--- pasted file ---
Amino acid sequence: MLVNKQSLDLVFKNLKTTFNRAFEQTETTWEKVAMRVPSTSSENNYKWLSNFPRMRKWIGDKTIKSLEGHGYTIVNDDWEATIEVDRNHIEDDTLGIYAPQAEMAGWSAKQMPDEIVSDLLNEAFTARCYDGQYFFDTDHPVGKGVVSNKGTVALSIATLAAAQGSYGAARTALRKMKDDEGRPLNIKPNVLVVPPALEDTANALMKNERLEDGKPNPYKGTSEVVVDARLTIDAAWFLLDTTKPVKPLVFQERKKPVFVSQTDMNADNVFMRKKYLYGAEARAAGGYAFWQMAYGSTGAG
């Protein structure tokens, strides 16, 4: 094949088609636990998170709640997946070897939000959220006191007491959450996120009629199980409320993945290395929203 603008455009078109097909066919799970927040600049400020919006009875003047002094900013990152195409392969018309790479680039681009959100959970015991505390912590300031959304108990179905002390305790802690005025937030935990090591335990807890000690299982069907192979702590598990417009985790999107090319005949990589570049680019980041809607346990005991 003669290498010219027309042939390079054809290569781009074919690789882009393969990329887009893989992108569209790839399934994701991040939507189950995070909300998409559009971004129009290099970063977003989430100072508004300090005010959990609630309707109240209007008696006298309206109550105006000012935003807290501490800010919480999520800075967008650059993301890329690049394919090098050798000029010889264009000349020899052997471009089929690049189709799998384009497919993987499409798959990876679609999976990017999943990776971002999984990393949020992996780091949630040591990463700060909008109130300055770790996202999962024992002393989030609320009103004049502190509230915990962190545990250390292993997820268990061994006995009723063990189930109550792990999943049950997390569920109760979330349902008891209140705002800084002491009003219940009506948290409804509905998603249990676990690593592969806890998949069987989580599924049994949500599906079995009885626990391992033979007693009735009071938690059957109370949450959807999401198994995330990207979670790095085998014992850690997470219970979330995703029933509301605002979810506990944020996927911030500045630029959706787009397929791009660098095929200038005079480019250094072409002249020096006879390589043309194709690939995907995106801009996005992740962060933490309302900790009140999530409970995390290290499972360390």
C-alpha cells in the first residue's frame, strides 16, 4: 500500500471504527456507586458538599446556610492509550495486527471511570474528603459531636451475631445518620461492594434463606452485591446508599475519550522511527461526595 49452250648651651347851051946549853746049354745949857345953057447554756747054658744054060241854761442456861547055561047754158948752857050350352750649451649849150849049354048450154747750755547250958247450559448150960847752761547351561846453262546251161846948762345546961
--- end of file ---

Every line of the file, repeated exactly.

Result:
Amino acid sequence: MLVNKQSLDLVFKNLKTTFNRAFEQTETTWEKVAMRVPSTSSENNYKWLSNFPRMRKWIGDKTIKSLEGHGYTIVNDDWEATIEVDRNHIEDDTLGIYAPQAEMAGWSAKQMPDEIVSDLLNEAFTARCYDGQYFFDTDHPVGKGVVSNKGTVALSIATLAAAQGSYGAARTALRKMKDDEGRPLNIKPNVLVVPPALEDTANALMKNERLEDGKPNPYKGTSEVVVDARLTIDAAWFLLDTTKPVKPLVFQERKKPVFVSQTDMNADNVFMRKKYLYGAEARAAGGYAFWQMAYGSTGAG
């Protein structure tokens, strides 16, 4: 094949088609636990998170709640997946070897939000959220006191007491959450996120009629199980409320993945290395929203 603008455009078109097909066919799970927040600049400020919006009875003047002094900013990152195409392969018309790479680039681009959100959970015991505390912590300031959304108990179905002390305790802690005025937030935990090591335990807890000690299982069907192979702590598990417009985790999107090319005949990589570049680019980041809607346990005991 003669290498010219027309042939390079054809290569781009074919690789882009393969990329887009893989992108569209790839399934994701991040939507189950995070909300998409559009971004129009290099970063977003989430100072508004300090005010959990609630309707109240209007008696006298309206109550105006000012935003807290501490800010919480999520800075967008650059993301890329690049394919090098050798000029010889264009000349020899052997471009089929690049189709799998384009497919993987499409798959990876679609999976990017999943990776971002999984990393949020992996780091949630040591990463700060909008109130300055770790996202999962024992002393989030609320009103004049502190509230915990962190545990250390292993997820268990061994006995009723063990189930109550792990999943049950997390569920109760979330349902008891209140705002800084002491009003219940009506948290409804509905998603249990676990690593592969806890998949069987989580599924049994949500599906079995009885626990391992033979007693009735009071938690059957109370949450959807999401198994995330990207979670790095085998014992850690997470219970979330995703029933509301605002979810506990944020996927911030500045630029959706787009397929791009660098095929200038005079480019250094072409002249020096006879390589043309194709690939995907995106801009996005992740962060933490309302900790009140999530409970995390290290499972360390």
C-alpha cells in the first residue's frame, strides 16, 4: 500500500471504527456507586458538599446556610492509550495486527471511570474528603459531636451475631445518620461492594434463606452485591446508599475519550522511527461526595 49452250648651651347851051946549853746049354745949857345953057447554756747054658744054060241854761442456861547055561047754158948752857050350352750649451649849150849049354048450154747750755547250958247450559448150960847752761547351561846453262546251161846948762345546961